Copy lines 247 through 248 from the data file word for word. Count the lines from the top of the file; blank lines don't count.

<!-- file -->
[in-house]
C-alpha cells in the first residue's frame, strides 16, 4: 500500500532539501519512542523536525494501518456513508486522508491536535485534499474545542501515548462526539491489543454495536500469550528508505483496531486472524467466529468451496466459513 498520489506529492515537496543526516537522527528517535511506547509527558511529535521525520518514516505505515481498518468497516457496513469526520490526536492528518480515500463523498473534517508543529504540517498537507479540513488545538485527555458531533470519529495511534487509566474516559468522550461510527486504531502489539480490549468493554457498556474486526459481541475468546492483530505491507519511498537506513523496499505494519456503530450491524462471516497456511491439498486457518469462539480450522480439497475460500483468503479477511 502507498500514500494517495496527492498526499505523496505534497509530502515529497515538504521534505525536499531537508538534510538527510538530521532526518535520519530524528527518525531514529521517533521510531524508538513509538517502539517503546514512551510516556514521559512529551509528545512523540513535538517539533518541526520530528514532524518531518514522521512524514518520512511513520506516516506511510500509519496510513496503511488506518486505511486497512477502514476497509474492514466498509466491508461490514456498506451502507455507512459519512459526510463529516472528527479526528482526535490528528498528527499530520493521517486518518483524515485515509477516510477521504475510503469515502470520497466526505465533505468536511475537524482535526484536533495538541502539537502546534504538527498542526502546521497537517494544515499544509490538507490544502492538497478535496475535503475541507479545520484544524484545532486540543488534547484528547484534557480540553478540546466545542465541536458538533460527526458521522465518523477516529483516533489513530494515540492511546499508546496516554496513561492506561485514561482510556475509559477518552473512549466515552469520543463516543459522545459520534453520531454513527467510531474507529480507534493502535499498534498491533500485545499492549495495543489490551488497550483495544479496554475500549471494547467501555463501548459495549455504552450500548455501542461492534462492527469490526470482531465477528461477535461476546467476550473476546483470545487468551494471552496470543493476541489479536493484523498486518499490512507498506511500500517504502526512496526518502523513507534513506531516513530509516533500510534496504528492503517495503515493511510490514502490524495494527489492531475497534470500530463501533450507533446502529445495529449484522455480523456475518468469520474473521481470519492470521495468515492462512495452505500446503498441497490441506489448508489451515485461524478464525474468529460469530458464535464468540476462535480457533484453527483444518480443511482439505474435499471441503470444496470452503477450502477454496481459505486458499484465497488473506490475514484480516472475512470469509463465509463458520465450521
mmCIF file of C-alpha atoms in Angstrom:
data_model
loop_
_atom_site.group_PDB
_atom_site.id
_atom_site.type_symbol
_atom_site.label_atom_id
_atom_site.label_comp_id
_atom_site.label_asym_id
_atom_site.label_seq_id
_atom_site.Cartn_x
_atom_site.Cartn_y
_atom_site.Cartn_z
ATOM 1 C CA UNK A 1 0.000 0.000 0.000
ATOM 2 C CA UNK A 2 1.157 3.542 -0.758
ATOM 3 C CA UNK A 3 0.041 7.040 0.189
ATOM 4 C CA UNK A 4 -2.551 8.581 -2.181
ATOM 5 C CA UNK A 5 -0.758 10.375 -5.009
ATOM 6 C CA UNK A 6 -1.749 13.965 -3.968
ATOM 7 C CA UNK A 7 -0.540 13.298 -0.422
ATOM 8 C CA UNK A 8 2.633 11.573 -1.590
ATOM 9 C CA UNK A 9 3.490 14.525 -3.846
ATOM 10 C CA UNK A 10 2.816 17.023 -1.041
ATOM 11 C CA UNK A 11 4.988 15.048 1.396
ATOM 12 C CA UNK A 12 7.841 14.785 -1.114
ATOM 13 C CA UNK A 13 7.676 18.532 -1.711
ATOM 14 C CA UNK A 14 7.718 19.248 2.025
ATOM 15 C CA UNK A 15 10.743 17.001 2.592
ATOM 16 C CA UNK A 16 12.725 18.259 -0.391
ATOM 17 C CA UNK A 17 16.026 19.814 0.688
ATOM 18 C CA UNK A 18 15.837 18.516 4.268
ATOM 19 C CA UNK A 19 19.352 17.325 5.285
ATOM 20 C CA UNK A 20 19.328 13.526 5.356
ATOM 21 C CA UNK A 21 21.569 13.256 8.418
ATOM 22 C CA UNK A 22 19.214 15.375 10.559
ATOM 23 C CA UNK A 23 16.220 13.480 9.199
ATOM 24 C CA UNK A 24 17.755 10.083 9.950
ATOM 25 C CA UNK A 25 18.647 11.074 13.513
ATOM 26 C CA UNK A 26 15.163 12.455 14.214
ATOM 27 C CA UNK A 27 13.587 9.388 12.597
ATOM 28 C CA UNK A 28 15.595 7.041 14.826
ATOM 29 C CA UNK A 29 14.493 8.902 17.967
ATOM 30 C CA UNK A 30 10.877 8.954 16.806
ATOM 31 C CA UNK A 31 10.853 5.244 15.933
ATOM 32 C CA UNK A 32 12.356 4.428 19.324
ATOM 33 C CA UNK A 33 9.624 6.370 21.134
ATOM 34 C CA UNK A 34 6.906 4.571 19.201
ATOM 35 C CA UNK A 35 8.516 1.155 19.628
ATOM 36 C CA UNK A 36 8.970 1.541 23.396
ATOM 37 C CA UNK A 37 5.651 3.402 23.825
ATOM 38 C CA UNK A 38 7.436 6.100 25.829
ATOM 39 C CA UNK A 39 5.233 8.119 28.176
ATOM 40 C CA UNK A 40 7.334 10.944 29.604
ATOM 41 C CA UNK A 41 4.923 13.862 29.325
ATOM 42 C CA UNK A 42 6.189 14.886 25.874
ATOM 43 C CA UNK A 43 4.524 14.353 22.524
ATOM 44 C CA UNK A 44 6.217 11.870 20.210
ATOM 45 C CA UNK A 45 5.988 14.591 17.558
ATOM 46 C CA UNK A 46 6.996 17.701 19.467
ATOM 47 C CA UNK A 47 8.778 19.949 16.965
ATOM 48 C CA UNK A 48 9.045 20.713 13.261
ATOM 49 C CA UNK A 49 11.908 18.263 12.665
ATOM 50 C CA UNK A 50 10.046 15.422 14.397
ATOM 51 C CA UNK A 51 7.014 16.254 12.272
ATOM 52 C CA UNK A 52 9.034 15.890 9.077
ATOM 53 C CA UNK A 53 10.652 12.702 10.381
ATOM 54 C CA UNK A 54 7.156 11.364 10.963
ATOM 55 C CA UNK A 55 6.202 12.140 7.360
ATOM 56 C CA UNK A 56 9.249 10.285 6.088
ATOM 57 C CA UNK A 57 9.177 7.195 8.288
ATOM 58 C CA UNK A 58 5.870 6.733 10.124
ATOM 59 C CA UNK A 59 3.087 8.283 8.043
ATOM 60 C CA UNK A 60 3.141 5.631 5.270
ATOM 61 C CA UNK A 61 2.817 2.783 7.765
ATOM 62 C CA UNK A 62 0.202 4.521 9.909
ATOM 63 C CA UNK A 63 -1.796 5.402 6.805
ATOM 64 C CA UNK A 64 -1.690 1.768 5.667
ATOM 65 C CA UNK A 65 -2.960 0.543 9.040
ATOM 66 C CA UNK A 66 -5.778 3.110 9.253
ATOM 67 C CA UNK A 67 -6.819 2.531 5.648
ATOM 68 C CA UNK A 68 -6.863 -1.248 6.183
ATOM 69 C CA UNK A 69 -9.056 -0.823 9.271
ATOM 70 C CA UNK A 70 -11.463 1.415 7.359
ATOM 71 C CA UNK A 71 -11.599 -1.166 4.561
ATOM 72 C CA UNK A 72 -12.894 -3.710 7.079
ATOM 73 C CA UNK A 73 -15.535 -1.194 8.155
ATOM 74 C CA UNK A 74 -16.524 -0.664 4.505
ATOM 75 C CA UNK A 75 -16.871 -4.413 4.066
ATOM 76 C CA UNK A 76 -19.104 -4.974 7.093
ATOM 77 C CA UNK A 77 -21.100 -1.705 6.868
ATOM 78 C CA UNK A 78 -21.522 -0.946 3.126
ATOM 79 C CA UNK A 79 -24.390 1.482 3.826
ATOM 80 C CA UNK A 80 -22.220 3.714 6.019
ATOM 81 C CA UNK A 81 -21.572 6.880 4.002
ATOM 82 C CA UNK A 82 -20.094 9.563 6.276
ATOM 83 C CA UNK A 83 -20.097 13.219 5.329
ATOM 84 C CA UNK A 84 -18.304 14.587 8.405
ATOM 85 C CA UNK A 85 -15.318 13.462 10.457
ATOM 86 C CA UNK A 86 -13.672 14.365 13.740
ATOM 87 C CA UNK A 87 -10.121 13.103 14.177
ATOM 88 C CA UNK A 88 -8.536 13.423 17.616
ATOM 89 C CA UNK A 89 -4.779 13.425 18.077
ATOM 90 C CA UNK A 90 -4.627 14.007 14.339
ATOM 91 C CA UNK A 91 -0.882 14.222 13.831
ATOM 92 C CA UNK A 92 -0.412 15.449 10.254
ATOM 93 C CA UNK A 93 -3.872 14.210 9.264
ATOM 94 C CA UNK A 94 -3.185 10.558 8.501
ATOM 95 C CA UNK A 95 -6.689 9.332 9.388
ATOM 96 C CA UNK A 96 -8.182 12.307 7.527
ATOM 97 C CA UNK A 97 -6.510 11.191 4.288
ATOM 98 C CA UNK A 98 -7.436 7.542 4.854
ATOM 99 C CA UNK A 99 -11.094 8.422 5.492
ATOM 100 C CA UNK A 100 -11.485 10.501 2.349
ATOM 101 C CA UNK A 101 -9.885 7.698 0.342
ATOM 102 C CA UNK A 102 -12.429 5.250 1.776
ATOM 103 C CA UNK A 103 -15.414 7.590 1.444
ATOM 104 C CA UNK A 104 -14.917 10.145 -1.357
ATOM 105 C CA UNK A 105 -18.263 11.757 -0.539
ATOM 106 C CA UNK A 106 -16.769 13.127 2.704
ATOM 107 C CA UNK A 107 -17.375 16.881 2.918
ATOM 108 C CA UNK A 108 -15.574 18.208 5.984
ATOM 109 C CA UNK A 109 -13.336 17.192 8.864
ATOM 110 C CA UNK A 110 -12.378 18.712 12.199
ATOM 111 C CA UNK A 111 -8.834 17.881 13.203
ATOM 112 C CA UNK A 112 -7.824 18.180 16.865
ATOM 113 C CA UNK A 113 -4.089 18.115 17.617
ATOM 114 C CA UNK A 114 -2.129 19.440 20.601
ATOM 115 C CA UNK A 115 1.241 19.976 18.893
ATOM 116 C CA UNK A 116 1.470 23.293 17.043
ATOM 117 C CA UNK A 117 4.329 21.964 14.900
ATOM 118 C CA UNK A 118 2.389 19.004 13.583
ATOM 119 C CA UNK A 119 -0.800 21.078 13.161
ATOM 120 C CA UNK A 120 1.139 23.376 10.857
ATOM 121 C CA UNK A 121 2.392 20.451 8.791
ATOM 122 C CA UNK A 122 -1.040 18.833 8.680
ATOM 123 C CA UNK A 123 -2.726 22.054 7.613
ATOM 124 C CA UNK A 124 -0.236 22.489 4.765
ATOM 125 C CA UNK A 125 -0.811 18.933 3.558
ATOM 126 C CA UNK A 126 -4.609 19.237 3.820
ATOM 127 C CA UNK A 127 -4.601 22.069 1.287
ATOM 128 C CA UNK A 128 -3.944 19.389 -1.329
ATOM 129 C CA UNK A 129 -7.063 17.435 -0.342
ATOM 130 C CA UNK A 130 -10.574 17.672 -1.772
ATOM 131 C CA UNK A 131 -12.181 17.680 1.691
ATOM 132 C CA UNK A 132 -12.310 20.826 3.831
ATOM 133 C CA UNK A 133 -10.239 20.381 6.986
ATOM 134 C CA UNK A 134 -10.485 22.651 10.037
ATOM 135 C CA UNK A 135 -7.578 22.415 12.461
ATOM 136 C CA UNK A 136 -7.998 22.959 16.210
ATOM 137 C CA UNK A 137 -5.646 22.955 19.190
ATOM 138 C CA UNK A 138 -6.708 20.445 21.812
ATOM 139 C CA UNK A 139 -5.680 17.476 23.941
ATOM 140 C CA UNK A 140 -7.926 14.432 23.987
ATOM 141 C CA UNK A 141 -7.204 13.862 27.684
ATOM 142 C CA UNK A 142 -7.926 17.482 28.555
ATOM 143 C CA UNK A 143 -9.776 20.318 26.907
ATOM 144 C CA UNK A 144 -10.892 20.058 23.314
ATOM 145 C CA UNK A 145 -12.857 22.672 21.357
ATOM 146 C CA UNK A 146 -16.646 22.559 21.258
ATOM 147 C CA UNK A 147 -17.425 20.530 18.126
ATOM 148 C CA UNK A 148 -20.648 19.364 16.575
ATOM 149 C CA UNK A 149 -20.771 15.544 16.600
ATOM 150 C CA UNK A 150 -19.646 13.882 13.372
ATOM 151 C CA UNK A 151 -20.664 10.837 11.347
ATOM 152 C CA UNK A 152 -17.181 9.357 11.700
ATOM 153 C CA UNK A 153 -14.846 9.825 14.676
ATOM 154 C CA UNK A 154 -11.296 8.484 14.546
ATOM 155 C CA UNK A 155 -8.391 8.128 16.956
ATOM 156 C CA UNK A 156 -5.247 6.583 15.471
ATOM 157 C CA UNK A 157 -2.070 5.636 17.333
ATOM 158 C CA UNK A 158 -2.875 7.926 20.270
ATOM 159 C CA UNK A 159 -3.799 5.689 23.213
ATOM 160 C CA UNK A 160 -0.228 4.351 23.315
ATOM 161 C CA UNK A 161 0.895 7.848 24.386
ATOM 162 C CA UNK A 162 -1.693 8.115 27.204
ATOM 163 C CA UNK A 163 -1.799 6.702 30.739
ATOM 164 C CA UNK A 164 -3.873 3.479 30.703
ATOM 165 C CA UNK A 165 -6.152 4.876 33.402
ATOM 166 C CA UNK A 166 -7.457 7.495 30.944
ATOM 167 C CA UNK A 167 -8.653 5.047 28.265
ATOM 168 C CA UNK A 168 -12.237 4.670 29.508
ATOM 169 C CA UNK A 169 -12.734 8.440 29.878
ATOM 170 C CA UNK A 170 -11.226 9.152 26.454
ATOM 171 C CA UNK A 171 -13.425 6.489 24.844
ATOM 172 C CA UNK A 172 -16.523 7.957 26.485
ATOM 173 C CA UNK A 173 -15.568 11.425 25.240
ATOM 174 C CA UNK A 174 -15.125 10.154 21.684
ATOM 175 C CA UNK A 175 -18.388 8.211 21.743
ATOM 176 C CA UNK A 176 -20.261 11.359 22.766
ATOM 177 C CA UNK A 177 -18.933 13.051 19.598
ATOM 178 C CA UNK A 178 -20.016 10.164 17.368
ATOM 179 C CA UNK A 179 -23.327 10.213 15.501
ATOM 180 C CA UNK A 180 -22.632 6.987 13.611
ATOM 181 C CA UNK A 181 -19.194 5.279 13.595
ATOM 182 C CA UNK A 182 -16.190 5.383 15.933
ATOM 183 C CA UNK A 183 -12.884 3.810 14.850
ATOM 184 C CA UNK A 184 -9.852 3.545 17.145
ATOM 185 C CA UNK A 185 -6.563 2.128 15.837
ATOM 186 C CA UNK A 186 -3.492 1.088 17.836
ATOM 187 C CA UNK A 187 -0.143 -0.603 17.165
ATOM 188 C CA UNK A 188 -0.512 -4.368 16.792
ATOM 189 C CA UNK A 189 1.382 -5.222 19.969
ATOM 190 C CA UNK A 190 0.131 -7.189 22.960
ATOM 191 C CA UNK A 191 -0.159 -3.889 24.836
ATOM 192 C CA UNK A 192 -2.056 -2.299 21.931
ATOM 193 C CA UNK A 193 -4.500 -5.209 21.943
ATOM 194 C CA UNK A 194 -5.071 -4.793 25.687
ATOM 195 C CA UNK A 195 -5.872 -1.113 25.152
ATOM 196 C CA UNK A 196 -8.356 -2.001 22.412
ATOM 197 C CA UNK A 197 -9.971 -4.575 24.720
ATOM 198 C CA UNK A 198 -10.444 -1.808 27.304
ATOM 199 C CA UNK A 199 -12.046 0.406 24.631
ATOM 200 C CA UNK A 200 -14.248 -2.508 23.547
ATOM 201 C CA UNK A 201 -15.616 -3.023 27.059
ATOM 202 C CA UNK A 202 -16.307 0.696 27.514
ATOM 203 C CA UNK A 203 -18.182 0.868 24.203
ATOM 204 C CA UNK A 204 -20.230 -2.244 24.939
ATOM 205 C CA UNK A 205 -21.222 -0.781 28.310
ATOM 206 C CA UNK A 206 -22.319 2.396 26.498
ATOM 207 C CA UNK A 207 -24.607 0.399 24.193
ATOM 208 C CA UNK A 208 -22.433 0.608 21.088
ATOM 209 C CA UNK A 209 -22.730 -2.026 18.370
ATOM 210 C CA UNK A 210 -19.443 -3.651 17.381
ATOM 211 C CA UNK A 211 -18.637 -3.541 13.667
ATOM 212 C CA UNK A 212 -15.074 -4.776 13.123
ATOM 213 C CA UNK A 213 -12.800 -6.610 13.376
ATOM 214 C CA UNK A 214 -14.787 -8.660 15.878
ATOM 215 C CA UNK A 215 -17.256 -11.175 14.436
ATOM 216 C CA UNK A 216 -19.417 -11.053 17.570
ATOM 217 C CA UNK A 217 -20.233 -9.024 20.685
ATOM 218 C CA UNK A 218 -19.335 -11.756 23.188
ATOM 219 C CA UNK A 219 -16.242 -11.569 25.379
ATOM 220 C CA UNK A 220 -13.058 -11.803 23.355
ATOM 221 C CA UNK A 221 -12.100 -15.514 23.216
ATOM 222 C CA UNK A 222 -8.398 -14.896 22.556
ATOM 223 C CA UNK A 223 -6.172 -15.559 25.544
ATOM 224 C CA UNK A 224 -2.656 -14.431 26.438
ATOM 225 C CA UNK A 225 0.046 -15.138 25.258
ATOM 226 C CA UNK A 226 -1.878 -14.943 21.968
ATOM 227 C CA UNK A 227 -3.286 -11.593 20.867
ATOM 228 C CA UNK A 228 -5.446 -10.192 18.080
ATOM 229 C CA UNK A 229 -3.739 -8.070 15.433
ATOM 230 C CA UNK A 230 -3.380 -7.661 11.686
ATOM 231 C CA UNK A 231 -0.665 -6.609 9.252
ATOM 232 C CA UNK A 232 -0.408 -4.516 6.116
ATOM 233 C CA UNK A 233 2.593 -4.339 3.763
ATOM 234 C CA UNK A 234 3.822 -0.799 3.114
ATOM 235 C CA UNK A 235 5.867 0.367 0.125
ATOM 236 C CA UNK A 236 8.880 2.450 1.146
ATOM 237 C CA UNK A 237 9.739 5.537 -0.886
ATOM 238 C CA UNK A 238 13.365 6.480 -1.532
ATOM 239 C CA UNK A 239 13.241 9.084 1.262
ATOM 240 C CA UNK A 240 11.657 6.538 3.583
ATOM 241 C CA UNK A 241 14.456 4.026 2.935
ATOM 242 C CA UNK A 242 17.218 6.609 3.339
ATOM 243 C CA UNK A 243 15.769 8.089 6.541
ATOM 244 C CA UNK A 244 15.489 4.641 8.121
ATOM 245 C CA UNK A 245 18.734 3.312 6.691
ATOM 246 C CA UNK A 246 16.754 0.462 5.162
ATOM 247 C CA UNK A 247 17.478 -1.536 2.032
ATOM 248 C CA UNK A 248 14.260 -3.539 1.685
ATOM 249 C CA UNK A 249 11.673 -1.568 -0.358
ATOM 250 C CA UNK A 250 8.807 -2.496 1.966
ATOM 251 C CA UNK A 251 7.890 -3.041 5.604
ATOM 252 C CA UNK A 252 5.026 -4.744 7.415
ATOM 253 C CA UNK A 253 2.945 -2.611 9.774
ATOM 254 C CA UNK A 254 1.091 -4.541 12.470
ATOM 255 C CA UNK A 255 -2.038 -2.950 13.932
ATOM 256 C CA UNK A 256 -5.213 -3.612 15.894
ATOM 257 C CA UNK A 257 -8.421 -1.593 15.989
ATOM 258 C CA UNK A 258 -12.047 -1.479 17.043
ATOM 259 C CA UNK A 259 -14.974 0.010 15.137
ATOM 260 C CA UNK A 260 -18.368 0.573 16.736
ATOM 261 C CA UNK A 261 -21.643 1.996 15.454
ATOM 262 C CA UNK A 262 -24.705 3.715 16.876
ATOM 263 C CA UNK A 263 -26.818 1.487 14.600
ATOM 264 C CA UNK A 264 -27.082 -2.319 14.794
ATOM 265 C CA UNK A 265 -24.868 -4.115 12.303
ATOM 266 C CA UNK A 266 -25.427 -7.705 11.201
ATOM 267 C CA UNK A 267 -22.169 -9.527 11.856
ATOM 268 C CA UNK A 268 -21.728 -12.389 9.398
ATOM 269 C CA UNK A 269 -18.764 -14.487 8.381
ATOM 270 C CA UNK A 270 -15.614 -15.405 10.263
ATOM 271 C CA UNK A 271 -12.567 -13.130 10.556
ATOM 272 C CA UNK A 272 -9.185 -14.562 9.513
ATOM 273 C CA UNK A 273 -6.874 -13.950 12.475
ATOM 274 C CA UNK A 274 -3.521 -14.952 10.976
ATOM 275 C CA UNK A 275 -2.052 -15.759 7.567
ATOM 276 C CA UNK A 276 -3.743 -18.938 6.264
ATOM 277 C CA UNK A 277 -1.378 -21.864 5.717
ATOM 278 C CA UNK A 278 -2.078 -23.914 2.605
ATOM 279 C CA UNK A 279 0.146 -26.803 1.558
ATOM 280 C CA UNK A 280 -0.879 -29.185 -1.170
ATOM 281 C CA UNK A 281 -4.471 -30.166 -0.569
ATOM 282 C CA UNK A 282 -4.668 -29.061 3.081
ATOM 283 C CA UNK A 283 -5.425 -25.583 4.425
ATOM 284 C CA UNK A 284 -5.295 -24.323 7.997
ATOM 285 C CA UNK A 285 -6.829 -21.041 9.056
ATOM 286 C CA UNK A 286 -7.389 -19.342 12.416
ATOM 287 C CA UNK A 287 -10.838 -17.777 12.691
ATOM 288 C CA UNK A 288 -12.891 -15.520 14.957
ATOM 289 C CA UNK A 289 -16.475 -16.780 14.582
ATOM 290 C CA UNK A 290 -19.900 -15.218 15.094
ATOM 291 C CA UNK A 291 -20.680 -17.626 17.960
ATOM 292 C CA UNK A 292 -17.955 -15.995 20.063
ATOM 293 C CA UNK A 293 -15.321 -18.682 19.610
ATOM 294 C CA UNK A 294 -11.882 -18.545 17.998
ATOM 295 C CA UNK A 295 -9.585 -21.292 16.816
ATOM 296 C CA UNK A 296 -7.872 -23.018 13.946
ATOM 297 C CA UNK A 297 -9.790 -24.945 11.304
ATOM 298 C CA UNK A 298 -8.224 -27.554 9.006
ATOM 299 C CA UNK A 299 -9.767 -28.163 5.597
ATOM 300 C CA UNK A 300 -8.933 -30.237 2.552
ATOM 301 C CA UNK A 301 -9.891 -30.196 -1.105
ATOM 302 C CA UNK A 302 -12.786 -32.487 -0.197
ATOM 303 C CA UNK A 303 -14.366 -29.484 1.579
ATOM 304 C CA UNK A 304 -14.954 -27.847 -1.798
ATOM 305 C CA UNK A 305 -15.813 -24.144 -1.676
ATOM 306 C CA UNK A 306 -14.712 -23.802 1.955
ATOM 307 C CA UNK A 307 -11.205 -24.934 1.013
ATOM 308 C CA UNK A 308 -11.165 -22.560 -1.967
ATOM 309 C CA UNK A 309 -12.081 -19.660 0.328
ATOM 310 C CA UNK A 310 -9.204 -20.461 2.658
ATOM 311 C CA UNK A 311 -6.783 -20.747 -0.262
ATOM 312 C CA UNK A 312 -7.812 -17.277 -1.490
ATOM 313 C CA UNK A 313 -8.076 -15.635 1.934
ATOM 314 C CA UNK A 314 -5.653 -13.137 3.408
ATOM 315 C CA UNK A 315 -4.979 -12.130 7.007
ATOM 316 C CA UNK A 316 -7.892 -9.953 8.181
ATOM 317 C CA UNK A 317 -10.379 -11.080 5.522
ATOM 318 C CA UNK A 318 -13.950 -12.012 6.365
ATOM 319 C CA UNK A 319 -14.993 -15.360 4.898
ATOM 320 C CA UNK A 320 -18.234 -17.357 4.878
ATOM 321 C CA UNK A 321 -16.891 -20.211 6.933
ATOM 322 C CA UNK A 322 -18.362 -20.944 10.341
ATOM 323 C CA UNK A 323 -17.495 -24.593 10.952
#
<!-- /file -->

ATOM 232 C CA UNK A 232 -0.408 -4.516 6.116
ATOM 233 C CA UNK A 233 2.593 -4.339 3.763